CANADA FX DEBT-C$ rallies with commodities, hits record vs euro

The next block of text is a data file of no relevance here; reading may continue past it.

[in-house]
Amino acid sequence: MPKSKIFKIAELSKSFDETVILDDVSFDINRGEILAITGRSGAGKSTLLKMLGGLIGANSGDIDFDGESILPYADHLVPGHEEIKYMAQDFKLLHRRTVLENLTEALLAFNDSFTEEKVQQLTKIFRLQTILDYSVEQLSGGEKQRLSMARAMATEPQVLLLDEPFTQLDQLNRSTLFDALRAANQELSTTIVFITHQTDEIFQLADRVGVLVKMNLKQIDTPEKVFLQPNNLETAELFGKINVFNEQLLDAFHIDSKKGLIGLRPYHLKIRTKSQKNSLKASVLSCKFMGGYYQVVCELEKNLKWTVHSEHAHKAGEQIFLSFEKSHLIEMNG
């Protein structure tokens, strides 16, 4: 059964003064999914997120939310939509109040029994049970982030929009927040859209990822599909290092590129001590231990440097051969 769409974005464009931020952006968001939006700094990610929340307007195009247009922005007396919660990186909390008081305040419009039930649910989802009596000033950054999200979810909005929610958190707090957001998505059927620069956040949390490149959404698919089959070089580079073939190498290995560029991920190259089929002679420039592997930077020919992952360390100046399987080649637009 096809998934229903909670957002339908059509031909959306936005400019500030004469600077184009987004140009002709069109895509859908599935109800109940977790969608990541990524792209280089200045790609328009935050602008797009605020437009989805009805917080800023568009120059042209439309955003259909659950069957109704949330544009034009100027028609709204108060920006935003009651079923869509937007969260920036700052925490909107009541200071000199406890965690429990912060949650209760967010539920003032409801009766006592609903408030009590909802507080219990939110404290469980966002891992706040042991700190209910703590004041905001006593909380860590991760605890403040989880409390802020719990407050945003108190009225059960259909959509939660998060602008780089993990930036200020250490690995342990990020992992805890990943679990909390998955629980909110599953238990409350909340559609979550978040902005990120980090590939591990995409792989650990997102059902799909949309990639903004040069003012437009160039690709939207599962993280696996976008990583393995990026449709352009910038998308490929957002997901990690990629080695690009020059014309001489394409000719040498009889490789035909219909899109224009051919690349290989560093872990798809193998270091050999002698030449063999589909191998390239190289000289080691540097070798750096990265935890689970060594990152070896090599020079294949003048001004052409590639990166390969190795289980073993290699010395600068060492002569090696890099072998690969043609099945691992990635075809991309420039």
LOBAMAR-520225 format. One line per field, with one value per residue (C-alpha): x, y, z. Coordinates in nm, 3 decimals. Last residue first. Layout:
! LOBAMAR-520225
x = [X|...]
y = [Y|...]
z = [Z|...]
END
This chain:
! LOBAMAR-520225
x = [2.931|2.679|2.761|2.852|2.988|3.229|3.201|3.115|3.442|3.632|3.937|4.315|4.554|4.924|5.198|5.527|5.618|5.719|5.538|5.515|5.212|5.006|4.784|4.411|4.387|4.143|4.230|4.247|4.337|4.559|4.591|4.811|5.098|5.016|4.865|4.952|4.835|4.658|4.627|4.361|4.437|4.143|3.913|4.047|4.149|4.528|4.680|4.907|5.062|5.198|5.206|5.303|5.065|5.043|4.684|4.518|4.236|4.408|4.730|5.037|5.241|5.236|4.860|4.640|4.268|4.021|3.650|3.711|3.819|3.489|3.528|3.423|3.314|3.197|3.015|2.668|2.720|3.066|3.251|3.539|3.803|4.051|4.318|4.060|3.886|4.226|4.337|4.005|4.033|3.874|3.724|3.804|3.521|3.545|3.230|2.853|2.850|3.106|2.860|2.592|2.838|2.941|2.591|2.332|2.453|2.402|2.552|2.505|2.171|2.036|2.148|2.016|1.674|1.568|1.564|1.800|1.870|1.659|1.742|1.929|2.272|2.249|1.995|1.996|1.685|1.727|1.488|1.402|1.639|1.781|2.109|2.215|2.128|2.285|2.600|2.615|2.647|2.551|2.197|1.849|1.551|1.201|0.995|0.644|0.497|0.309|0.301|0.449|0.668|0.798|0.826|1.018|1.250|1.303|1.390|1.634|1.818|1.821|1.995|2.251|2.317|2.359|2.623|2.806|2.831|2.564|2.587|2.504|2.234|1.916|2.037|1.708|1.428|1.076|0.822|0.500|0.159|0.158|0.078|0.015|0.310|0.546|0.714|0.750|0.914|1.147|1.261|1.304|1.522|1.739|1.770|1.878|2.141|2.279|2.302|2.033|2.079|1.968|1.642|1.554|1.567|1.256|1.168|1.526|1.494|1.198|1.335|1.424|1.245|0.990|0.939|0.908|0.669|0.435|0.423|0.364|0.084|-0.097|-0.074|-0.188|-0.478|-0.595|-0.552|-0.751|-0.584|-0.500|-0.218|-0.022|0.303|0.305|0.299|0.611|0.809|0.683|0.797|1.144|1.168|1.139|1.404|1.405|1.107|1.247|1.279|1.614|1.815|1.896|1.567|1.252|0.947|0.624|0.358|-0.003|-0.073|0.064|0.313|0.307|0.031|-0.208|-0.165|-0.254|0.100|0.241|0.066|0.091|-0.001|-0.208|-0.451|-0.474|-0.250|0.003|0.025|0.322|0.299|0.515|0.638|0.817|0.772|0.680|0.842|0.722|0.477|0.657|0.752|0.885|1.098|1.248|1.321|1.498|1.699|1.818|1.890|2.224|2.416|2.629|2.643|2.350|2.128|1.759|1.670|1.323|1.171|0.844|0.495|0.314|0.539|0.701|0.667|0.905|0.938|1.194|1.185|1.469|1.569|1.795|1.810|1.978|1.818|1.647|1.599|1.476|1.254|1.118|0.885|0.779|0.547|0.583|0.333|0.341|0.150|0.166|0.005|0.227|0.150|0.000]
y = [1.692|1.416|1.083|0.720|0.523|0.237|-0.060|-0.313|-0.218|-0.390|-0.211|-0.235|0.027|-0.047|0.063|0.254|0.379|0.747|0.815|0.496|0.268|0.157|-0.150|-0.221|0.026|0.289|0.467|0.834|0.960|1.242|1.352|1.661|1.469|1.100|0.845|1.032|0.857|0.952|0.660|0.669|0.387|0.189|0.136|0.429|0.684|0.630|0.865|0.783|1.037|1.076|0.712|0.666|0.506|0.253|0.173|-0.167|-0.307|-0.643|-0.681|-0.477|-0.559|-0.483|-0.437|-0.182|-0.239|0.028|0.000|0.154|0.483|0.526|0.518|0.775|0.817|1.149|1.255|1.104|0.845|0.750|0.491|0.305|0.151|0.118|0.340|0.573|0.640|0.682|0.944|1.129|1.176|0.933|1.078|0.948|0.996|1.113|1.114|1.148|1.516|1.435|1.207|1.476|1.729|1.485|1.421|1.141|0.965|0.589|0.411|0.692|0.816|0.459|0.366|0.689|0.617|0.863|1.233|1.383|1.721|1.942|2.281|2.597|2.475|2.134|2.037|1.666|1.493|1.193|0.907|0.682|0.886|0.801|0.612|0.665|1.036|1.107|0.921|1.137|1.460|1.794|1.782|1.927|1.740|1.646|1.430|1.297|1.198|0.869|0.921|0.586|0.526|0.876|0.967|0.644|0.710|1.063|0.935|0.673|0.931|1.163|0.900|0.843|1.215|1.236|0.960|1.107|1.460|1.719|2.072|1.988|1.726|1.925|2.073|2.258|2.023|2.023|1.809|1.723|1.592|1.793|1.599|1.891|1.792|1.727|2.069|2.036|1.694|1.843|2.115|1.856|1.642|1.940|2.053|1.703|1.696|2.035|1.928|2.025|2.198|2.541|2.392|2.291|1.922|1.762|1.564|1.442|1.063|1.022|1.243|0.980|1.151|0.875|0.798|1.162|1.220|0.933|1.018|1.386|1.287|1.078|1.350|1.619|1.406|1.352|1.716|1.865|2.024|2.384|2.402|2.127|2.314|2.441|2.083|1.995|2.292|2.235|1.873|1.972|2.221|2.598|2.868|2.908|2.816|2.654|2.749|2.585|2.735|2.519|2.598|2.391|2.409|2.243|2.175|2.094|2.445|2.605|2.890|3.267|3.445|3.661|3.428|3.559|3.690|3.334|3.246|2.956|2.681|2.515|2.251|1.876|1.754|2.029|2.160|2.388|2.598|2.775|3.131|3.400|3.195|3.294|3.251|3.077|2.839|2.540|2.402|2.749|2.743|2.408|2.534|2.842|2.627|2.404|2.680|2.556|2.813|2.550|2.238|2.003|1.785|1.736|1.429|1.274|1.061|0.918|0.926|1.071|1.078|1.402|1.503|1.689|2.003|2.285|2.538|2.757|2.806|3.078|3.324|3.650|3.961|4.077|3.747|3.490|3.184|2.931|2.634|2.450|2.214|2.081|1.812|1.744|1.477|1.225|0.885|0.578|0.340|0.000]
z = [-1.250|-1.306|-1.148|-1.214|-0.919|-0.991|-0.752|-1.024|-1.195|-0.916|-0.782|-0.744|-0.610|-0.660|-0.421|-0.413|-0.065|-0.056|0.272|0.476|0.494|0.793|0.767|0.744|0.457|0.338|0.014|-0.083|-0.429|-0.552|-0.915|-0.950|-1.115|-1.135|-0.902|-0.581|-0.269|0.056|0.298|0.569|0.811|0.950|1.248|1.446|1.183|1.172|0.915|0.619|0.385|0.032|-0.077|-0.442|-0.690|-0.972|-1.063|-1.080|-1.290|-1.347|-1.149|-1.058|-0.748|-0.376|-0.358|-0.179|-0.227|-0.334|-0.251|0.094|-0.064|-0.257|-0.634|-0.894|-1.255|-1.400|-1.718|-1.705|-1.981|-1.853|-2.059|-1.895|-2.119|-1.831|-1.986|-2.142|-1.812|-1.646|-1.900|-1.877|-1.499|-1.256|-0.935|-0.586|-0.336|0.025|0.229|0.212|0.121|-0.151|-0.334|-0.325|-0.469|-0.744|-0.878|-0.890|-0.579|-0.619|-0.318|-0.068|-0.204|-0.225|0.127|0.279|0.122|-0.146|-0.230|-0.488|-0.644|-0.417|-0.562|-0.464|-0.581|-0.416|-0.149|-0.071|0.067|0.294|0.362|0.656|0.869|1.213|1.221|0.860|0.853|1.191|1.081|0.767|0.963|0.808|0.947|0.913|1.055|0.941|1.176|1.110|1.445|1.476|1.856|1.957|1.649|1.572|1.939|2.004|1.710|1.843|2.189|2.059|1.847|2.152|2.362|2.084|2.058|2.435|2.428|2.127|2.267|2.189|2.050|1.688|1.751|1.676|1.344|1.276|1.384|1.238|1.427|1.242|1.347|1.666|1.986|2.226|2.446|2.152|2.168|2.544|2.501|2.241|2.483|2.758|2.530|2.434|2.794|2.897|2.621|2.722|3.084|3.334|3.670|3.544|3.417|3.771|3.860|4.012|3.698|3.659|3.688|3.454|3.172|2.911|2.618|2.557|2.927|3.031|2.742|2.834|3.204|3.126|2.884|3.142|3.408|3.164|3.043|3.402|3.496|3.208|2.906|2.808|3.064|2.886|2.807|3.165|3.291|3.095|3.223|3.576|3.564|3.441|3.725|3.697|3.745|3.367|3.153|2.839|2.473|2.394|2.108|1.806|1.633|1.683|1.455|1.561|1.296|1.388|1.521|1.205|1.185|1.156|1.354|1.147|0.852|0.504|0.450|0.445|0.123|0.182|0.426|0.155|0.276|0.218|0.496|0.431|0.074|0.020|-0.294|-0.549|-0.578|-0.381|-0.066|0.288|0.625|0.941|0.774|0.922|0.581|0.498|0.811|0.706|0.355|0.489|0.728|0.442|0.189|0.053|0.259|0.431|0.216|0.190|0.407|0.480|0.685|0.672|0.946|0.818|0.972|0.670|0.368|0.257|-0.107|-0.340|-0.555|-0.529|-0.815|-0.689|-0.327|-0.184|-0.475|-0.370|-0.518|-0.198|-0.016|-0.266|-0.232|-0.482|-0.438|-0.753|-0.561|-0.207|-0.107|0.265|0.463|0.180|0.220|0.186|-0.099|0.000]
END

* C$ at C$1.0168 vs US$, or 98.35 U.S. cents * C$ climbs to record high against euro * Bond prices mixed across the curve By Claire Sibonney TORONTO, July 13 (Reuters) - The Canadian dollar climbed to a one-week high against the greenback on Friday and a record peak against the euro after Chinese economic growth data came in roughly in line with expectations, lifting market sentiment for commodities and commodity-linked currencies. "Today what we have is a somewhat weaker U.S. dollar across the board and the commodity bloc of currencies doing fairly well, really because the Chinese data not as bad as the whisper number but bad enough that it still insights the potential for monetary and fiscal stimulus," said Camilla Sutton, chief currency strategist at Scotiabank. China's economy grew at its slowest rate in three years in the second quarter to its slackest pace in more than three years but that highlighted the need for more growth-oriented policy vigilance from Beijing, a prospect which boosted prices for key Canadian exports like oil and copper. "The rumor yesterday was that it was wildly going to disappoint, and so not having disappointed to that extent, combined with the potential for further stimulus is positive for global growth currencies," added Sutton. At 8:14 a.m. (1214 GMT), the Canadian dollar was at C$1.0168 versus the greenback, or 98.35 U.S. cents, up from Thursday's close at C$1.0186 against the U.S. dollar, or 98.17 U.S. cents. Against the euro, the Canadian dollar advanced to C$1.2379, or 80.78 euro cents, its strongest level against the common currency since it was created in January 1999. The euro was broadly subdued after Moody's surprised markets with a two-notch credit ratings cut for Italy, accompanied by a warning that more downgrades could come. The downgrade serves as a potent reminder that despite recent efforts by euro zone policymakers, the single currency bloc and especially its periphery, remain mired in debt. For the Canadian dollar, Sutton said the Bank of Canada meeting on Tuesday is the biggest near-term risk. "I think CAD is shockingly strong considering ... that at the meeting we would expect the statement to sound less hawkish than it did in June." A Reuters poll showed the Bank of Canada is expected to keep interest rates on hold until the second quarter of 2013, as a slowing global economy hurts the domestic outlook and as Ottawa's new mortgage rules take pressure off the central bank to cool the country's housing market. Canadian bond prices were mixed across the maturity curve. The two-year government bond was off 2 Canadian cents to yield 0.974 percent, while the benchmark 10-year bond was up 5 Canadian cents to yield 1.625 percent.
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